FILED 10/06/2
                                                                        009 02:39PM
                                                          CLERK DIST
                                                                      RICT COURT
                                                          POLK COUN
                                                                      TY IOWA


LINDA PIPPEN, et. al,                                  CASE NO. CL 107038

Plaintiffs,                                            (consolidated with
                                                       Case Nos. CL 103856 & 103122)
                                                       ORDER DENYING DEFENDANTS’
                                                       MOTION TO DISMISS TITLE VII
Defendants.                                            CLAIMS

        Hearing in the above-captioned case came before the Court on September 8, 2009. All

parties were represented by their attorneys of record. After reviewing the file, various briefs,

pleadings, exhibits, and appendices, and hearing arguments of counsel, the Court hereby enters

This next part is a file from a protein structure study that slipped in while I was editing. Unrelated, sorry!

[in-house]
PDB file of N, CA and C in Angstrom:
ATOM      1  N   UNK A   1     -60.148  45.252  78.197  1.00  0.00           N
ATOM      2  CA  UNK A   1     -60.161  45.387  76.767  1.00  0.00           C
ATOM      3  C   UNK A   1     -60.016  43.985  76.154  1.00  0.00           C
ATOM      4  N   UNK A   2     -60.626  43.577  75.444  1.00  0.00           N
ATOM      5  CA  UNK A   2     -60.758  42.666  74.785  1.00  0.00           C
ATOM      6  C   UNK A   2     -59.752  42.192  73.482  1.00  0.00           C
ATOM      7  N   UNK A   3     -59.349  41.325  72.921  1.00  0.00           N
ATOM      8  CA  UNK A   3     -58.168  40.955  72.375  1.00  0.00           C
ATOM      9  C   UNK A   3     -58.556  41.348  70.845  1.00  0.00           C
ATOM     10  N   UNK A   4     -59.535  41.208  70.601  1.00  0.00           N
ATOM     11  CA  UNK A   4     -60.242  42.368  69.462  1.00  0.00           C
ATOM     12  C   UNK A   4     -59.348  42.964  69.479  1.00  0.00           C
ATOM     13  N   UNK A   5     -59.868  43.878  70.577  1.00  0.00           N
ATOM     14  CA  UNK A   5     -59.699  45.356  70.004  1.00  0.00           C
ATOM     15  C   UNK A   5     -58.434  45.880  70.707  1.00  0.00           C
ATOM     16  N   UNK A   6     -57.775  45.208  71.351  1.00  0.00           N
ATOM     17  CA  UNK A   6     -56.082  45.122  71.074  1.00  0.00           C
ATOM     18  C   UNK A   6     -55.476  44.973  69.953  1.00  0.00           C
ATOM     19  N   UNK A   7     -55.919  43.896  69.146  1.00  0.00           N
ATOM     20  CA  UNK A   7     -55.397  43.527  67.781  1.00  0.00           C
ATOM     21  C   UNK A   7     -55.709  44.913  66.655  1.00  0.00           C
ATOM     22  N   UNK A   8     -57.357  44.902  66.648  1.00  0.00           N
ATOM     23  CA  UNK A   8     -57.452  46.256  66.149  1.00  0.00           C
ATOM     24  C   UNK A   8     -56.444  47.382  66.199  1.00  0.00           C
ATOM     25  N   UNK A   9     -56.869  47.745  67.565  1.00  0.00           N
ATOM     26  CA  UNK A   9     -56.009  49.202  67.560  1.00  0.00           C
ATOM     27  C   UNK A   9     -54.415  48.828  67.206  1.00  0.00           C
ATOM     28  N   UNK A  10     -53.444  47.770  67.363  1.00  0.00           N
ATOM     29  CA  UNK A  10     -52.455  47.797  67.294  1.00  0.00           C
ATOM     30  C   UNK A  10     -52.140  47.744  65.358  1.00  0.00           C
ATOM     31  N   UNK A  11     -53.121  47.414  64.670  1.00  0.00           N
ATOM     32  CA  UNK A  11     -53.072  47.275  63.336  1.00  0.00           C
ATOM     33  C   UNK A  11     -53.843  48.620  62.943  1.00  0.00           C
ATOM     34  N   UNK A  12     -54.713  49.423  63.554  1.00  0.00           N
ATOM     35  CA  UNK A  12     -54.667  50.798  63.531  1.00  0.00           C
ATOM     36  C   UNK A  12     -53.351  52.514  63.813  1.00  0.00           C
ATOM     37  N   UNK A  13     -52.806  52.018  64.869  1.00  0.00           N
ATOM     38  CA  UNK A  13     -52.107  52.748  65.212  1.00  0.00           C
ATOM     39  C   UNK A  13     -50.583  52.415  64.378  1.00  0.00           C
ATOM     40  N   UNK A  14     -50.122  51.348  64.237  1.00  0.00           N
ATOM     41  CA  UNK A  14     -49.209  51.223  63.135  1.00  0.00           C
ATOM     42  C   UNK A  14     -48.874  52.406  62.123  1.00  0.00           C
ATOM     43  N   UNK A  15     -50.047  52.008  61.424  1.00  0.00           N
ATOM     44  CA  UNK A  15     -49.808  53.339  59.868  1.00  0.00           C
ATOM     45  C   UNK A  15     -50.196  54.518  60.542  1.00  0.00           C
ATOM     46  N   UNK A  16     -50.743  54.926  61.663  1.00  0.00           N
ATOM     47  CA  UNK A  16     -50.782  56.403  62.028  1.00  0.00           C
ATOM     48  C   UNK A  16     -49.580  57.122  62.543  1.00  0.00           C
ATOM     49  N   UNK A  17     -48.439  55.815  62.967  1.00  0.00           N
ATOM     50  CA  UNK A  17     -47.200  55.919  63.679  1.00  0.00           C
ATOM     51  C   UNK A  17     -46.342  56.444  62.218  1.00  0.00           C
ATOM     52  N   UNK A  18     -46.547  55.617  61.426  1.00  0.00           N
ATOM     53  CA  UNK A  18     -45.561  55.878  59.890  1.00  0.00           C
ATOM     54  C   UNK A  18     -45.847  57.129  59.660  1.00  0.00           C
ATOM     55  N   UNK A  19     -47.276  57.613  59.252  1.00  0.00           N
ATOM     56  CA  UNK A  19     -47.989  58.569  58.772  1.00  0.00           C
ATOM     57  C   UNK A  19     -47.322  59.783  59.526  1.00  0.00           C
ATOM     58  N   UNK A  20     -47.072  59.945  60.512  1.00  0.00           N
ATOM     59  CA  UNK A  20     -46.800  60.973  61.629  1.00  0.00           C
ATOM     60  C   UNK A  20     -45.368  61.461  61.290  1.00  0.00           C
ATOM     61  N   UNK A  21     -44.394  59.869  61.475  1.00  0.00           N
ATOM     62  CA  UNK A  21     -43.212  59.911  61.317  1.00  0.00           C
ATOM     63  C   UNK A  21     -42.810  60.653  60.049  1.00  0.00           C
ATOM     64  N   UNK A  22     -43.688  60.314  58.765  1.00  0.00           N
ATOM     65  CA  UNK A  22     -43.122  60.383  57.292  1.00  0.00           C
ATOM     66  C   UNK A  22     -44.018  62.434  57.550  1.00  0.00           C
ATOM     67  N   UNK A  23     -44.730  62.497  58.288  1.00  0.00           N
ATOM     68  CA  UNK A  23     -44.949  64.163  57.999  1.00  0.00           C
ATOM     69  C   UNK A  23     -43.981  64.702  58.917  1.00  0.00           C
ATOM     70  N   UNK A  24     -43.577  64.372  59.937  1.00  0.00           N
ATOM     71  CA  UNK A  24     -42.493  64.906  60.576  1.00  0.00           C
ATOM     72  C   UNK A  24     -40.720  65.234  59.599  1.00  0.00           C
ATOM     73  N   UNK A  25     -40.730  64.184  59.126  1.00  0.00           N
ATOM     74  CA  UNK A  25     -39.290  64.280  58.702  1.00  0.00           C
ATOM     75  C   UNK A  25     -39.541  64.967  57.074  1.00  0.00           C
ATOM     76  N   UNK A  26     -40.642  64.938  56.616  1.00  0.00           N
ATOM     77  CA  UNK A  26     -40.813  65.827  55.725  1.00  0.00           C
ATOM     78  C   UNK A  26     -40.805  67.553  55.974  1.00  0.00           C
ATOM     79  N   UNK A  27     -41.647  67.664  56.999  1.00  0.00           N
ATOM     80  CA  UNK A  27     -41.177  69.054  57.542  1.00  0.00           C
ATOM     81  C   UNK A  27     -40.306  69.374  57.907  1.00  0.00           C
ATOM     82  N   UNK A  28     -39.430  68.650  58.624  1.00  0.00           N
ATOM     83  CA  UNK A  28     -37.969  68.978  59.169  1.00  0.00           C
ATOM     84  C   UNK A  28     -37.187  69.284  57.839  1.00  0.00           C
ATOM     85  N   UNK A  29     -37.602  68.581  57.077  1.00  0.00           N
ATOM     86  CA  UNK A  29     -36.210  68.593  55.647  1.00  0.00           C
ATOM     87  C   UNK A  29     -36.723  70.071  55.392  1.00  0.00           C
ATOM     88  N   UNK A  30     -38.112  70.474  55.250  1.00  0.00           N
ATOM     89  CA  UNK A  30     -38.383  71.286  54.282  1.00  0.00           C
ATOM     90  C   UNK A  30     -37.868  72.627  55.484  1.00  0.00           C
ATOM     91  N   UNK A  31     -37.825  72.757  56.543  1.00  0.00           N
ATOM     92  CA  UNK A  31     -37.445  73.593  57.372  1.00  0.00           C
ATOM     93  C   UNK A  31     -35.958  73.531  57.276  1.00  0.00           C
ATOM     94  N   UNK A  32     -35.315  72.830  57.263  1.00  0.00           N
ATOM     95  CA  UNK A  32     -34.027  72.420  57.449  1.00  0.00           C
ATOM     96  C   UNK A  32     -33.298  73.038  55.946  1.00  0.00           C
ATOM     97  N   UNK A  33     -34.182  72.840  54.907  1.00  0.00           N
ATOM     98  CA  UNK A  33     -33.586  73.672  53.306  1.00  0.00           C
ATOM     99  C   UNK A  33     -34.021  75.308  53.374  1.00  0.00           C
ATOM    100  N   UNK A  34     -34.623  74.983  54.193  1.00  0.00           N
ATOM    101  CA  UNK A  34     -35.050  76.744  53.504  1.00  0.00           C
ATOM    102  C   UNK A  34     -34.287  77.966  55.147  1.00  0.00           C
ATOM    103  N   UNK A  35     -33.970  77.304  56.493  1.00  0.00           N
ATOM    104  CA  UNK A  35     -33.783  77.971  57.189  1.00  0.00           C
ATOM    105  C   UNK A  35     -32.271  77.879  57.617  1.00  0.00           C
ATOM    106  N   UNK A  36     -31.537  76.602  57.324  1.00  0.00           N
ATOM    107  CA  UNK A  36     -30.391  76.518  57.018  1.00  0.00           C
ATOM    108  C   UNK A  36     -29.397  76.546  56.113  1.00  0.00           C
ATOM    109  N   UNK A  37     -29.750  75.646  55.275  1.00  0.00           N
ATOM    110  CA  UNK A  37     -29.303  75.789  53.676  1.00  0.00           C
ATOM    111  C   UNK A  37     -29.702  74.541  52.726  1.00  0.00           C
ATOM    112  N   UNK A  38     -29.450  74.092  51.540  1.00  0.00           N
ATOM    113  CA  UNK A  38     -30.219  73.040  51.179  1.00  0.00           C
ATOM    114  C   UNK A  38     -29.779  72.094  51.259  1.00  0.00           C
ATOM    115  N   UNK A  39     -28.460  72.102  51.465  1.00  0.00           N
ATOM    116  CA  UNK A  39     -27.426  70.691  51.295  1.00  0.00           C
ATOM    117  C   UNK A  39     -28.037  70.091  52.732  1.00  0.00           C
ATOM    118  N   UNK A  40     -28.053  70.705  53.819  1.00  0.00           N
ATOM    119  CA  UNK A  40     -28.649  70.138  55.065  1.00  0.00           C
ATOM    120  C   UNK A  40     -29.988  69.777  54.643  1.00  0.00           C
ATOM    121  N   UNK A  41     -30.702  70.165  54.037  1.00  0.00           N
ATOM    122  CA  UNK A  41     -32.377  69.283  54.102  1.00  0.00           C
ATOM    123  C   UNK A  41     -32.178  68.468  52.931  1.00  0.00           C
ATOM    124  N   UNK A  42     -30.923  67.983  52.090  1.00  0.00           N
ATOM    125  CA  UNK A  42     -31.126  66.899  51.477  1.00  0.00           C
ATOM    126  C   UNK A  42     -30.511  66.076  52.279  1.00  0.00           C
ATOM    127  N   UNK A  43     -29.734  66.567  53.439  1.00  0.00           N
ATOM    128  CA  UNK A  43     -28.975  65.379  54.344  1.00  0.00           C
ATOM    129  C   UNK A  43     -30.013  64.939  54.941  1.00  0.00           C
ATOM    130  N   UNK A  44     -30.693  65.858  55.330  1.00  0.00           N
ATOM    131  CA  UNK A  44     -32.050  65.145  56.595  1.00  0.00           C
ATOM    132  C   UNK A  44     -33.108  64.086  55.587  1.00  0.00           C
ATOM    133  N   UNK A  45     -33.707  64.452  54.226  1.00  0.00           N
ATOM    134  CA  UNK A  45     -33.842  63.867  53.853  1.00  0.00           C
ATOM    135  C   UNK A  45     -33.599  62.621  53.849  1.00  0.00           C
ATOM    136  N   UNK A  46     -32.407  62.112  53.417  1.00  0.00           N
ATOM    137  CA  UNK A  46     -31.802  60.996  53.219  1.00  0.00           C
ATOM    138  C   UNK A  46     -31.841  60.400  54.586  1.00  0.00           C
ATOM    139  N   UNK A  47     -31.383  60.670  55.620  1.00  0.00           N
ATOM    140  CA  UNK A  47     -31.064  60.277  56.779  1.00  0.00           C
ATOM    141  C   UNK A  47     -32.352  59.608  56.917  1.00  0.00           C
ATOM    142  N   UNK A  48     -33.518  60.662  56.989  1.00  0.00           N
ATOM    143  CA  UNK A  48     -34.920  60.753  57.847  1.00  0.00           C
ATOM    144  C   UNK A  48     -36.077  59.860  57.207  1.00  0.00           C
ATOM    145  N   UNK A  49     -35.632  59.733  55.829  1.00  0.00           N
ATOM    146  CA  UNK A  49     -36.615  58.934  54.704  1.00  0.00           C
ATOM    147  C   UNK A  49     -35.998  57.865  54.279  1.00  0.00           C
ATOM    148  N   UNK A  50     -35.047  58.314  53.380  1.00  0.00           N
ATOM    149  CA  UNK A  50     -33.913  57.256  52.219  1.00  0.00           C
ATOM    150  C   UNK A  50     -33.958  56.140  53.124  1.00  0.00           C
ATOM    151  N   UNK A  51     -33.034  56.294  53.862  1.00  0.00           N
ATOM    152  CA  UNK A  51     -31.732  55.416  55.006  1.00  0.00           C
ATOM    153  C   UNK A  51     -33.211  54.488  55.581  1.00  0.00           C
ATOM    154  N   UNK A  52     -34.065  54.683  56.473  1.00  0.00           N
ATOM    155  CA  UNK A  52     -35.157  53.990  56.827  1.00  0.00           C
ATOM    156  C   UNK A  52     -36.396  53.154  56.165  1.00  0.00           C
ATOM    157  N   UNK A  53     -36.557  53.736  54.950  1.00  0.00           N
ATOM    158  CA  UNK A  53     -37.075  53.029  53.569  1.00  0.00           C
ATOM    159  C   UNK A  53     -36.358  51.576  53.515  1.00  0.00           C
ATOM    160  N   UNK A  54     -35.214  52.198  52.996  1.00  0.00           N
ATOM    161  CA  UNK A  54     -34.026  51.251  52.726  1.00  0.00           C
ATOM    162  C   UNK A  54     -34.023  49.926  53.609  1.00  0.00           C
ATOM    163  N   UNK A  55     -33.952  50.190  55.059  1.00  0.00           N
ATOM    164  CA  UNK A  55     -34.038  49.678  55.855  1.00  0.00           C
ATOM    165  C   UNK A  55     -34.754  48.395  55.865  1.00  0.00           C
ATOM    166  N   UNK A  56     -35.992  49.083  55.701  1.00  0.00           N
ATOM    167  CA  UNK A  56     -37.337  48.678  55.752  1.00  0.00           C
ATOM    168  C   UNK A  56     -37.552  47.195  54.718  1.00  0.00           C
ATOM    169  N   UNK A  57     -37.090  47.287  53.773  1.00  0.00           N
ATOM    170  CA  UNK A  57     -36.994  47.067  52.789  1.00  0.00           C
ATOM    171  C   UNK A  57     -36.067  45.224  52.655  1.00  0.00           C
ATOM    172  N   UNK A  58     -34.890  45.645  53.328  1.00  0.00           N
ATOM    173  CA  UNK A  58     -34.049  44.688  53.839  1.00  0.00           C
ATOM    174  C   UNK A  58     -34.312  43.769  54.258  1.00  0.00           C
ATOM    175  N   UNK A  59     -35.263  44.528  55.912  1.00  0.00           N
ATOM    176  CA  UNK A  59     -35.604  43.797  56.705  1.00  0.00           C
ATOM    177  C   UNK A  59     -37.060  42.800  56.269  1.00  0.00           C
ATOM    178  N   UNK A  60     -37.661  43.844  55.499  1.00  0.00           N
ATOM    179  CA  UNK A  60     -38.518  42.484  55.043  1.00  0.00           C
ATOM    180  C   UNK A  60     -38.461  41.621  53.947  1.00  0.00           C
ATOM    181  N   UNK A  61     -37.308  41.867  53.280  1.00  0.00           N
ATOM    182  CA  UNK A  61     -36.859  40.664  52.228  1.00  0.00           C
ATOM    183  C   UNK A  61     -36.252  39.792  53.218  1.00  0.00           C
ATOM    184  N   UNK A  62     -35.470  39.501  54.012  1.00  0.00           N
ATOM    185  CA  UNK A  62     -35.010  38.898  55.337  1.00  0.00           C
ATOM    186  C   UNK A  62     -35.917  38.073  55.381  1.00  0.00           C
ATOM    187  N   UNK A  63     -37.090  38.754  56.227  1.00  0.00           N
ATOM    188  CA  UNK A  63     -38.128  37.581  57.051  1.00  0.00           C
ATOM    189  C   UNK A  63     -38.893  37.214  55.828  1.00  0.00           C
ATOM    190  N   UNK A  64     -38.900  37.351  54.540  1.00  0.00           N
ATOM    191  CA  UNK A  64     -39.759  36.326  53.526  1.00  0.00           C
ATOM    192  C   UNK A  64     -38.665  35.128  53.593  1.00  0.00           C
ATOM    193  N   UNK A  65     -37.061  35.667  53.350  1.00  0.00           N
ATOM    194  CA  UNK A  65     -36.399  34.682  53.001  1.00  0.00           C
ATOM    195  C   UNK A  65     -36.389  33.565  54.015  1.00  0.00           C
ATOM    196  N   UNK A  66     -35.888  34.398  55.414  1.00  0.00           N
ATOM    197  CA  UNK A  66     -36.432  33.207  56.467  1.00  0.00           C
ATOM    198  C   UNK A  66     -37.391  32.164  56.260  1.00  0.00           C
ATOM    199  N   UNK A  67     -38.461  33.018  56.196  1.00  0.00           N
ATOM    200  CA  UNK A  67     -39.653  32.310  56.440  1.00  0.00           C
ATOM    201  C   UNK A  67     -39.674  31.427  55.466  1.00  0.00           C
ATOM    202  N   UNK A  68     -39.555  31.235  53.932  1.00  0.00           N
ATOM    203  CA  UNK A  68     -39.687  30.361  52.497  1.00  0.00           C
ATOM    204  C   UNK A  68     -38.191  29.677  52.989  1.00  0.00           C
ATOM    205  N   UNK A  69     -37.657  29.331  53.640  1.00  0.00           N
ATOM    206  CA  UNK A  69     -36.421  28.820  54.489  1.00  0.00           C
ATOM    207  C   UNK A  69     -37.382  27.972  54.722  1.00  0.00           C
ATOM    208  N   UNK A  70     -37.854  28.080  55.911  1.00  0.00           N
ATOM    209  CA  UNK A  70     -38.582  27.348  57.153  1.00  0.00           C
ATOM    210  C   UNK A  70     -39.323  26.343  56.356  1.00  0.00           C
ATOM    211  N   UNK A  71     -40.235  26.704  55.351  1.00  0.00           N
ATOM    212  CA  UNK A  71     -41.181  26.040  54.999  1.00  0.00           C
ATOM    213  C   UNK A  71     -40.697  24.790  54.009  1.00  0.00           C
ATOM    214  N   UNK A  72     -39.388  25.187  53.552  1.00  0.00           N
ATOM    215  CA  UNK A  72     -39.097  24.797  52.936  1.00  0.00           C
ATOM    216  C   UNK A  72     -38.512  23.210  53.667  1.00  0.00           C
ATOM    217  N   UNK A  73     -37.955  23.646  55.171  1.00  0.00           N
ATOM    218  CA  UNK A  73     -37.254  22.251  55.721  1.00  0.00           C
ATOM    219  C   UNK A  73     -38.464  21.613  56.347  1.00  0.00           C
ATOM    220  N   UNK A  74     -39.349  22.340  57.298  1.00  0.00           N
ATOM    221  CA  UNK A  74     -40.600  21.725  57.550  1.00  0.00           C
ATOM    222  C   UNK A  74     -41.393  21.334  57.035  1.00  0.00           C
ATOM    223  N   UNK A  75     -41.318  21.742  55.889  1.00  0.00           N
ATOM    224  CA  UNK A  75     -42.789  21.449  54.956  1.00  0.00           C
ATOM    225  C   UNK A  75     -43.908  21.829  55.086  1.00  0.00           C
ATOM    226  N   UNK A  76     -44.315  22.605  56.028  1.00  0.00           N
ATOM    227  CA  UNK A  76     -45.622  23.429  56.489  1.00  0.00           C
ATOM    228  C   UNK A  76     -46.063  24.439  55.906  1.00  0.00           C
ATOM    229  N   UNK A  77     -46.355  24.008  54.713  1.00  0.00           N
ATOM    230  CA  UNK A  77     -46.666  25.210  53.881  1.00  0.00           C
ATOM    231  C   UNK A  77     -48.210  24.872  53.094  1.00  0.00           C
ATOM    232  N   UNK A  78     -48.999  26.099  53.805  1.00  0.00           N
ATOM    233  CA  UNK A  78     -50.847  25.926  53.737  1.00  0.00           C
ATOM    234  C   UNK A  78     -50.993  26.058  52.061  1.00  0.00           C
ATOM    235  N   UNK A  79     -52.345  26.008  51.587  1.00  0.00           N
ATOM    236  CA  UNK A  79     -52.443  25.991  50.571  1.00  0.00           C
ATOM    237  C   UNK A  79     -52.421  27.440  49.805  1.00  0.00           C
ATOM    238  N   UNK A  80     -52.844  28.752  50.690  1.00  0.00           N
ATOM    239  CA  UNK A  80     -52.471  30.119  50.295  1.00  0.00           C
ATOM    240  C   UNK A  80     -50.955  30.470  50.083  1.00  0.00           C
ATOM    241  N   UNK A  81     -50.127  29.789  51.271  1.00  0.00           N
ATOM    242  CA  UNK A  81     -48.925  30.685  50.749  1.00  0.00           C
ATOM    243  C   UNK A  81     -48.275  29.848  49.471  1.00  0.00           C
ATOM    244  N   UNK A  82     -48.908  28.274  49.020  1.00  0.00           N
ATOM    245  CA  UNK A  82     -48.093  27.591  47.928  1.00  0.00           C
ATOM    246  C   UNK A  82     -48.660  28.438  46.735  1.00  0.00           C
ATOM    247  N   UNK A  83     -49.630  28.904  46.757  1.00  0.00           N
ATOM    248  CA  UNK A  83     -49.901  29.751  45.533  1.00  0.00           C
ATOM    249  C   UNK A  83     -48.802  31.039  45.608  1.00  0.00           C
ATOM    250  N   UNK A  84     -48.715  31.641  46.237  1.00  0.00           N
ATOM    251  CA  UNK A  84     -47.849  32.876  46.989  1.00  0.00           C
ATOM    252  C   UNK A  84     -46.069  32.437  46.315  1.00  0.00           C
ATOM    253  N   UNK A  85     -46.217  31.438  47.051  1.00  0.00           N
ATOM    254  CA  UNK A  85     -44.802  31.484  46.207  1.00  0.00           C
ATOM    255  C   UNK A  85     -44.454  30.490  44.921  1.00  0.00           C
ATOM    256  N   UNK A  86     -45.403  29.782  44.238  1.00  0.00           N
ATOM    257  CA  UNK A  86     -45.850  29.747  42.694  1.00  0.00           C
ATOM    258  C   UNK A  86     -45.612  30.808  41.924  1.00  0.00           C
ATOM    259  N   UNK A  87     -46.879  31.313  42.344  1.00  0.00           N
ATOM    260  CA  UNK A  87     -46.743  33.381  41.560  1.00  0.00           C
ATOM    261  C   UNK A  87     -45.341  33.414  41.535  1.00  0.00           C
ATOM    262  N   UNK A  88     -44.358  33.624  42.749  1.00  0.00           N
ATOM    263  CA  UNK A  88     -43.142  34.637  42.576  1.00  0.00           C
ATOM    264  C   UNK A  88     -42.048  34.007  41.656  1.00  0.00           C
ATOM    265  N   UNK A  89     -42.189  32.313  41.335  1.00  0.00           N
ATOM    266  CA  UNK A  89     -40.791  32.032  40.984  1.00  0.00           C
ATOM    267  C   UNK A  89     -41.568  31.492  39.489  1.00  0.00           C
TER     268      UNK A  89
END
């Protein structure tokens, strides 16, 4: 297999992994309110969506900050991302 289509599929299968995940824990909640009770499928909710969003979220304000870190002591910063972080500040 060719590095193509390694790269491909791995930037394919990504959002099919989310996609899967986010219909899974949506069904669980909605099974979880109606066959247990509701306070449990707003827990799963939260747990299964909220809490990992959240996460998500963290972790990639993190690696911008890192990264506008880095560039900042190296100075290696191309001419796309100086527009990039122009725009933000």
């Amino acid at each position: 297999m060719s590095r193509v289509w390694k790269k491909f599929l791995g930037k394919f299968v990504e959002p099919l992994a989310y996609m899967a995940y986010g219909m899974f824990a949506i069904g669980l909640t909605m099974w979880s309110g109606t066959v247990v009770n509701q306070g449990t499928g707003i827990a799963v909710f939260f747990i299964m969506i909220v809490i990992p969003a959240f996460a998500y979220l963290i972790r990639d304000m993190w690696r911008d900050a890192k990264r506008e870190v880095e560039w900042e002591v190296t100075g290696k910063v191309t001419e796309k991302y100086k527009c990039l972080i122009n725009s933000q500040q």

the following order.

                                    STANDARD OF REVIEW

        A motion to dismiss is made pursuant to Iowa Rule of Civil Procedure 1.421. “A motion

to dismiss tests the legal sufficiency of a plaintiff’s petition.” Schaffer v. Frank Moyer Constr.,

Inc., 563 N.W.2d 605, 607 (Iowa 1997). The Court should only grant a motion to dismiss when

it is clear from the face of the petition that the plaintiff can recover under any set of facts. Tate v.

Derifield, 510 N.W.2d 885, 887 (Iowa 1994). The petition should be construed in the light most

favorable to the plaintiff, and if “it reasonably can be conceived that plaintiff can upon the trial

make a case which would entitle him to some relief,” the motion to dismiss should be denied.

Newton v. City of Grundy Center, 70 N.W.2d 162, 165 (Iowa 1955).


        Defendants claim that the Plaintiffs’ Title VII claims must be dismissed because such

claims fail to state a claim upon which any relief can be granted and/or that this Court lacks

subject matter jurisdiction to hear the claims. Defendants did not plead immunity as an

affirmative defense in response to Plaintiff’s petition. Cf. Iowa R. Civ. P. 1.421(1) (requiring

every defense to be asserted in a responsive pleading). Plaintiffs acknowlege that lack of subject

matter jurisdiction can be raised at any time by a party or sua sponte by the Court. The State

admits that there is subject matter jurisdiction in suits against the State in federal court pursuant

to Title VII, but contends that contends that Plaintiffs cannot enforce their federally protected

rights under Title VII in this Court.

       The Court initially notes that there is little prejudice to the State by denying their motion